Increases in adipocyte volume and tissue mass due to obesity can result in inflammation, further dysregulation in adipose tissue function, and eventually adipose tissue fibrosis. Like other fibrotic diseases, adipose tissue fibrosis is the accumulation and increased production of extracellular matrix (ECM) proteins. Adipose tissue fibrosis has been linked to decreased insulin sensitivity, poor bariatric surgery outcomes, and difficulty in weight loss. With the rising rates of obesity, it is important to create accurate models for adipose tissue fibrosis to gain mechanistic insights and develop targeted treatments. This article discusses recent research in modeling adipose tissue fibrosis using in vivo and in vitro (2D and 3D) methods with considerations for biomaterial selections. Additionally, this article outlines the importance of adipose tissue in treating other fibrotic diseases and methods used to detect and characterize adipose tissue fibrosis. Full article
(This article belongs to the Special Issue Cells and Materials for Disease Modeling and Regenerative Medicine)
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Review
Biomaterials Loaded with Growth Factors/Cytokines and Stem Cells for Cardiac Tissue Regeneration
Int. J. Mol. Sci. 2020, 21(17), 5952; https://doi.org/10.3390/ijms21175952 - 19 Aug 2020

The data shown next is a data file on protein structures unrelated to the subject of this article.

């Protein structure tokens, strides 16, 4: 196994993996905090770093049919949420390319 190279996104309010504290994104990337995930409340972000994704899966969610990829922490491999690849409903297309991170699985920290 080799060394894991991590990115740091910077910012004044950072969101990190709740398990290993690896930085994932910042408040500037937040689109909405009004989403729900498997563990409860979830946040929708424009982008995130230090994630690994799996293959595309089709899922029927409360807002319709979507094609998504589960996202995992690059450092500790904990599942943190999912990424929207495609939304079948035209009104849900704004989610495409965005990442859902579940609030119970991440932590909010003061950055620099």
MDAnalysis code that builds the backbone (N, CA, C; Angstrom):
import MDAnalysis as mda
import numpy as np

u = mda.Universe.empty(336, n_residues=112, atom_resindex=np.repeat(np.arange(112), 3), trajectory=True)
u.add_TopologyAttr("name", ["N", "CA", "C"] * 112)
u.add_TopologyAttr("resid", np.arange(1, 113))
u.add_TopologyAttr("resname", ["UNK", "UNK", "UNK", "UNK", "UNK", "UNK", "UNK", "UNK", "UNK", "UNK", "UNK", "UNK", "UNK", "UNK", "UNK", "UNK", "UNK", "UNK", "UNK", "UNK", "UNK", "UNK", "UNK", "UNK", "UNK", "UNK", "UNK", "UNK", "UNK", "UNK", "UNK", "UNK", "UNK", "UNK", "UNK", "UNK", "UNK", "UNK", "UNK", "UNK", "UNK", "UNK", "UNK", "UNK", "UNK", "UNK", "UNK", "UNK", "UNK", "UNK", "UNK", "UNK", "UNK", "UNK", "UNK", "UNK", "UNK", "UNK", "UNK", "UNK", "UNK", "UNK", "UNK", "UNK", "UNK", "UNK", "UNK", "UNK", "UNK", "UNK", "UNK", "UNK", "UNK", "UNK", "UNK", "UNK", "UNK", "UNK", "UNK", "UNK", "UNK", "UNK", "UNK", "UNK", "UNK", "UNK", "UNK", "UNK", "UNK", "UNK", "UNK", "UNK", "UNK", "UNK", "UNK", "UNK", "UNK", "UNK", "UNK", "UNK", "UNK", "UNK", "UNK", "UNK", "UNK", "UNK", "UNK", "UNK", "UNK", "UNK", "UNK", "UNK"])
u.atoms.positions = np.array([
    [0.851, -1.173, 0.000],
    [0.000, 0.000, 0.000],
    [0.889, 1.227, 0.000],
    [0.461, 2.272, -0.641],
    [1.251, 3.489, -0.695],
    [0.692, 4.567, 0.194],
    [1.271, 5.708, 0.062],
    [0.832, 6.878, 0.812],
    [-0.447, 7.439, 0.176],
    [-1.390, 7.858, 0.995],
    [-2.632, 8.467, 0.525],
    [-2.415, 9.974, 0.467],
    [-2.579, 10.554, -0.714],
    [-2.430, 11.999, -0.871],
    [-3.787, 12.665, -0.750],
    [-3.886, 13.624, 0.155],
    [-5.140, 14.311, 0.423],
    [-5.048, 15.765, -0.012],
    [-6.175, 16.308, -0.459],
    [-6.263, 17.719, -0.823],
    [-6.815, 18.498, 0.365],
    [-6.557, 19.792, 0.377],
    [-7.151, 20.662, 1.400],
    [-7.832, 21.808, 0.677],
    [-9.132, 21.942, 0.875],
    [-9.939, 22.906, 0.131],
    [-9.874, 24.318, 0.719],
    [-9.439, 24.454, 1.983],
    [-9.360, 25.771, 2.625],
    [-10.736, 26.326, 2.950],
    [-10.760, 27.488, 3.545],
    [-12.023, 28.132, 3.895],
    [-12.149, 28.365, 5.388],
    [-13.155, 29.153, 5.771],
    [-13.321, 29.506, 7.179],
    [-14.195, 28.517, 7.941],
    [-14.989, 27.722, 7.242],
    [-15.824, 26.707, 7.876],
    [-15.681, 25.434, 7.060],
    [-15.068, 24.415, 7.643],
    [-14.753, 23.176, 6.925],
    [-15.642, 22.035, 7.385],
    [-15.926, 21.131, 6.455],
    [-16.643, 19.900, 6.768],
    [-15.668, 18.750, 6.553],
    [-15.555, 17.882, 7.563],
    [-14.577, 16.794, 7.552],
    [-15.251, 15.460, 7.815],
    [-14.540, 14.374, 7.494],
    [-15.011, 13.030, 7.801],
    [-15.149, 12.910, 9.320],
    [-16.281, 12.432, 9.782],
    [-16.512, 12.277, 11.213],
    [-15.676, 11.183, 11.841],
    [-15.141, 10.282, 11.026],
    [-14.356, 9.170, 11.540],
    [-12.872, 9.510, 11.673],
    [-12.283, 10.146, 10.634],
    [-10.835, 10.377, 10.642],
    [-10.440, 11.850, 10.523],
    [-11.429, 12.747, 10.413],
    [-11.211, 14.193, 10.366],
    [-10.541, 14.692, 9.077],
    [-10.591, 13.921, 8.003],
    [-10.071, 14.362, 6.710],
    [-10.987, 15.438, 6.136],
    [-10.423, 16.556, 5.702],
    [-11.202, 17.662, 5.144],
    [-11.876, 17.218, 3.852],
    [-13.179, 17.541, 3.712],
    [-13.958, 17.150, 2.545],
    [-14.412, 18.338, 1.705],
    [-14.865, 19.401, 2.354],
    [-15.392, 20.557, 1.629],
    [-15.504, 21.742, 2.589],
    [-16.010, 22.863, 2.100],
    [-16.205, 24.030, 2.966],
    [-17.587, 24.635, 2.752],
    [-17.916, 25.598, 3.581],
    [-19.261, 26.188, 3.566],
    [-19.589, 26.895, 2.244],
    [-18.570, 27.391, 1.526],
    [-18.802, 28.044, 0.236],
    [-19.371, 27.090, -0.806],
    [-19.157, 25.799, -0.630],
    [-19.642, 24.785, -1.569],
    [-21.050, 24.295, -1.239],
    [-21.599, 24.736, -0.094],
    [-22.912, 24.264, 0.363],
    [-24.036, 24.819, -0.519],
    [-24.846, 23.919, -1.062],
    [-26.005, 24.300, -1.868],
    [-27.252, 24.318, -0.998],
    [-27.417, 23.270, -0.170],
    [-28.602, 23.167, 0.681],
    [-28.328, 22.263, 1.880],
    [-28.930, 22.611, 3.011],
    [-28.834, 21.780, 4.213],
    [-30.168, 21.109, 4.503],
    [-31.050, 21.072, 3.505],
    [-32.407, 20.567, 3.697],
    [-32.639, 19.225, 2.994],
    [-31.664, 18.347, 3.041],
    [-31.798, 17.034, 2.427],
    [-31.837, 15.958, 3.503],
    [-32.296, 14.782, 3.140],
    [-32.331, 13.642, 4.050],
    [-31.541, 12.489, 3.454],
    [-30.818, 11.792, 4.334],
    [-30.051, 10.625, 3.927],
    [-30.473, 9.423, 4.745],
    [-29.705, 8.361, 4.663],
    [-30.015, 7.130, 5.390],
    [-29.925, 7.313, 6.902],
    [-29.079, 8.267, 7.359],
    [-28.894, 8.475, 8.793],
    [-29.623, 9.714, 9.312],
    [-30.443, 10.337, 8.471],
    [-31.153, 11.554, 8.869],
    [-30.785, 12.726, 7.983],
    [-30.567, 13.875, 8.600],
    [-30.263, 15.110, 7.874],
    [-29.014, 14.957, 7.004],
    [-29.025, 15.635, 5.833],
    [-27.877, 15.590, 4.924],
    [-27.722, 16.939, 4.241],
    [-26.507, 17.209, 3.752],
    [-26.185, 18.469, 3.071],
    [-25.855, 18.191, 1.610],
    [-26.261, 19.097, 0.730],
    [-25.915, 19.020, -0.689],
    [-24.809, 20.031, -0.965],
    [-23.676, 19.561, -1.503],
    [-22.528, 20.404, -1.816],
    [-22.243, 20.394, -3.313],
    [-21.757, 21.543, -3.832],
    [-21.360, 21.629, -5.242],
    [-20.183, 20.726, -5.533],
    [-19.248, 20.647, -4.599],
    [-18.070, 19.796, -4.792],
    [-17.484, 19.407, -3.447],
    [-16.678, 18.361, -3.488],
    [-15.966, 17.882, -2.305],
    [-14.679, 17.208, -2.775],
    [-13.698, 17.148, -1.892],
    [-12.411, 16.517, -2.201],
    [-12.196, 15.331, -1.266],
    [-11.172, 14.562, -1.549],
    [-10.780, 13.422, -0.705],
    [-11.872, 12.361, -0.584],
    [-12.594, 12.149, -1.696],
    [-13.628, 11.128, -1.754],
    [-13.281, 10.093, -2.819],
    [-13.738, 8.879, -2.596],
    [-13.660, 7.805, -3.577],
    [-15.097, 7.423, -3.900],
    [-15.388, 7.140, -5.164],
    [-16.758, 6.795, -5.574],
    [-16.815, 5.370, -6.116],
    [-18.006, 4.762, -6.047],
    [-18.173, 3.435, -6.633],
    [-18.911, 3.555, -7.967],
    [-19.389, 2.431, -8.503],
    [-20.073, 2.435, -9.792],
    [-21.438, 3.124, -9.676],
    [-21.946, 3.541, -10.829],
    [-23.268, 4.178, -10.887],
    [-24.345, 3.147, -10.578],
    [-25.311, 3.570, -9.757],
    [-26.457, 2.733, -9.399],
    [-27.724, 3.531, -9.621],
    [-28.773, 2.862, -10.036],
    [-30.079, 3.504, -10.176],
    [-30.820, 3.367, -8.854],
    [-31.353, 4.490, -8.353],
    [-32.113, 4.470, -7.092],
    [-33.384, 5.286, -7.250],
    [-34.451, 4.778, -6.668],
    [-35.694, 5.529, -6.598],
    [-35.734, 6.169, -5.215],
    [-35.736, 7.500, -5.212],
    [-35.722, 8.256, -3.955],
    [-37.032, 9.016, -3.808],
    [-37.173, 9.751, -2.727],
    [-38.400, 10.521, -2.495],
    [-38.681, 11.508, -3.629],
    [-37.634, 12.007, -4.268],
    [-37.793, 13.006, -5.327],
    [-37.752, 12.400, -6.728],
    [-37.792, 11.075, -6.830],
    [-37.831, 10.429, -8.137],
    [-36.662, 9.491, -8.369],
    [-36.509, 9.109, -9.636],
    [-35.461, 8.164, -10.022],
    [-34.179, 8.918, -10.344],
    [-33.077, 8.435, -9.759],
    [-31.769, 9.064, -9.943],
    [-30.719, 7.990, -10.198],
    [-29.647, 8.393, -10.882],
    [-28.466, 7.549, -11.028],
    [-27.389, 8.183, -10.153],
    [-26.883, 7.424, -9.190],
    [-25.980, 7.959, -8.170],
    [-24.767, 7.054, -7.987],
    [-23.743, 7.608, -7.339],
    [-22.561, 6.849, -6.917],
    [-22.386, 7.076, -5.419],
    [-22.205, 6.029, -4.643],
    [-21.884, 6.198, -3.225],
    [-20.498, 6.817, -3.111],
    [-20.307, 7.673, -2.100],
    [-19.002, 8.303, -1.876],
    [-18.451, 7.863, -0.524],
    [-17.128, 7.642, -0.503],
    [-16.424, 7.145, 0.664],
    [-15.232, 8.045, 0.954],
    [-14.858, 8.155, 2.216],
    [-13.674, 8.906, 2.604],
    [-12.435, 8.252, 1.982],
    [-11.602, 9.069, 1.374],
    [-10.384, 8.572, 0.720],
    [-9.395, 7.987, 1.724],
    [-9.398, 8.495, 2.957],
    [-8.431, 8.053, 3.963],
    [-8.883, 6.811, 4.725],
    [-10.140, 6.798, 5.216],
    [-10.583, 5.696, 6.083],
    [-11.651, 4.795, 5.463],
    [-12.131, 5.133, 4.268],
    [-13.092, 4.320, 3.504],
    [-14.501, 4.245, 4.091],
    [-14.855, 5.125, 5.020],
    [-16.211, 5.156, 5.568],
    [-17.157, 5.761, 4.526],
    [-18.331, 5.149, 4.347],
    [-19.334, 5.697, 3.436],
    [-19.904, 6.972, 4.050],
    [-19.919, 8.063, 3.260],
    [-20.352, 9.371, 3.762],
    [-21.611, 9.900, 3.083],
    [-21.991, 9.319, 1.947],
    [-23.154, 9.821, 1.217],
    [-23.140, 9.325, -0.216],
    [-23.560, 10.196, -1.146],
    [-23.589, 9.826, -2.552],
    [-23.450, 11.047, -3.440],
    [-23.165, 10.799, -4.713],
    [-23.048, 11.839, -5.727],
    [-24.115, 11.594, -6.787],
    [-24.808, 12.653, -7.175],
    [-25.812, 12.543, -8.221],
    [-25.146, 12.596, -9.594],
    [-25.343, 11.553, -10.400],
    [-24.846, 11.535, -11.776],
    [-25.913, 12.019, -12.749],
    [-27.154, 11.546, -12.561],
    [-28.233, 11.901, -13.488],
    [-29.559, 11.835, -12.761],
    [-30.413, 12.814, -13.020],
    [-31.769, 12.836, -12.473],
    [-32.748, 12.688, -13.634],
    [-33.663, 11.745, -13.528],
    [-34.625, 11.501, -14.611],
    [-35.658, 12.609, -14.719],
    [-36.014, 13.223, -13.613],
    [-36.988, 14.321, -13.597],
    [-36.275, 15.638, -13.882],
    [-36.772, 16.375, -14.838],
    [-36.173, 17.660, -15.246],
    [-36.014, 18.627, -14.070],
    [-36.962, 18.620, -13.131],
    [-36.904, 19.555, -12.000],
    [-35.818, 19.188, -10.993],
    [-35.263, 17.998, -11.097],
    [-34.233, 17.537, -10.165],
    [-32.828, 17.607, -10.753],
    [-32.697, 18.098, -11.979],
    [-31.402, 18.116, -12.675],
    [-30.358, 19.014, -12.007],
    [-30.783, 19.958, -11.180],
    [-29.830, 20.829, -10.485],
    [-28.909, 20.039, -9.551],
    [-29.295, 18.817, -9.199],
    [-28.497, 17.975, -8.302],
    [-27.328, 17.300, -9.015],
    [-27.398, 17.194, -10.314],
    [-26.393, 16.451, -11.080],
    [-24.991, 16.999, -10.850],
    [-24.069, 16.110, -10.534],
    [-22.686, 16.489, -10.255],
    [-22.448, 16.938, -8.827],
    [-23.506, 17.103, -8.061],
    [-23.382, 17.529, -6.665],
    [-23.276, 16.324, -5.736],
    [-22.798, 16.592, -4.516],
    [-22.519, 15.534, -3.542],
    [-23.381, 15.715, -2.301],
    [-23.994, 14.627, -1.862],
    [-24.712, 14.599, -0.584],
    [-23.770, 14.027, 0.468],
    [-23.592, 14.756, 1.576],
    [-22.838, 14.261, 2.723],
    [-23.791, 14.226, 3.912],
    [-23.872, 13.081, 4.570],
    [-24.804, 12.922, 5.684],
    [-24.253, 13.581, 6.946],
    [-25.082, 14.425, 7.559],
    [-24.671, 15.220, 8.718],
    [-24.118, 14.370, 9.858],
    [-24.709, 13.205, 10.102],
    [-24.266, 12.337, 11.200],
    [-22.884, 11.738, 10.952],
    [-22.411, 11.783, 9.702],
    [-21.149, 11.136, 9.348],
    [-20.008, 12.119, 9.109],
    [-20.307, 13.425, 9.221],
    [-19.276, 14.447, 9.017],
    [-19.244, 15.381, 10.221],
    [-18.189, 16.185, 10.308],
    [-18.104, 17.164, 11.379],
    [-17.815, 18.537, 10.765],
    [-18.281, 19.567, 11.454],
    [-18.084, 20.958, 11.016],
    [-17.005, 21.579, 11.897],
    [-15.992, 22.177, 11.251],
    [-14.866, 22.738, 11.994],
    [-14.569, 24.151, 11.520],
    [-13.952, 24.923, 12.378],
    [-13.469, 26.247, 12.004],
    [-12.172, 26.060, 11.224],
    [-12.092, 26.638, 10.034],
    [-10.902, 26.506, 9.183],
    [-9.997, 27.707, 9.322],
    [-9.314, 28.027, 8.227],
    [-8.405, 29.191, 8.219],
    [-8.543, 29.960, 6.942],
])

Cited by 11 | Viewed by 1404
Abstract
Myocardial infarction causes cardiac tissue damage and the release of damage-associated molecular patterns leads to activation of the immune system, production of inflammatory mediators, and migration of various cells to the site of infarction. This complex response further aggravates tissue damage by generating [...] Read more.
Myocardial infarction causes cardiac tissue damage and the release of damage-associated molecular patterns leads to activation of the immune system, production of inflammatory mediators, and migration of various cells to the site of infarction. This complex response further aggravates tissue damage by generating oxidative stress, but it eventually heals the infarction site with the formation of fibrotic tissue and left ventricle remodeling. However, the limited self-renewal capability of cardiomyocytes cannot support sufficient cardiac tissue regeneration after extensive myocardial injury, thus, leading to an irreversible decline in heart function. Approaches to improve cardiac tissue regeneration include transplantation of stem cells and delivery of inflammation modulatory and wound healing factors. Nevertheless, the harsh environment at the site of infarction, which consists of, but is not limited to, oxidative stress, hypoxia, and deficiency of nutrients, is detrimental to stem cell survival and the bioactivity of the delivered factors. The use of biomaterials represents a unique and innovative approach for protecting the loaded factors from degradation, decreasing side effects by reducing the used dosage, and increasing the retention and survival rate of the loaded cells. Biomaterials with loaded stem cells and immunomodulating and tissue-regenerating factors can be used to ameliorate inflammation, improve angiogenesis, reduce fibrosis, and generate functional cardiac tissue. In this review, we discuss recent findings in the utilization of biomaterials to enhance cytokine/growth factor and stem cell therapy for cardiac tissue regeneration in small animals with myocardial infarction. Full article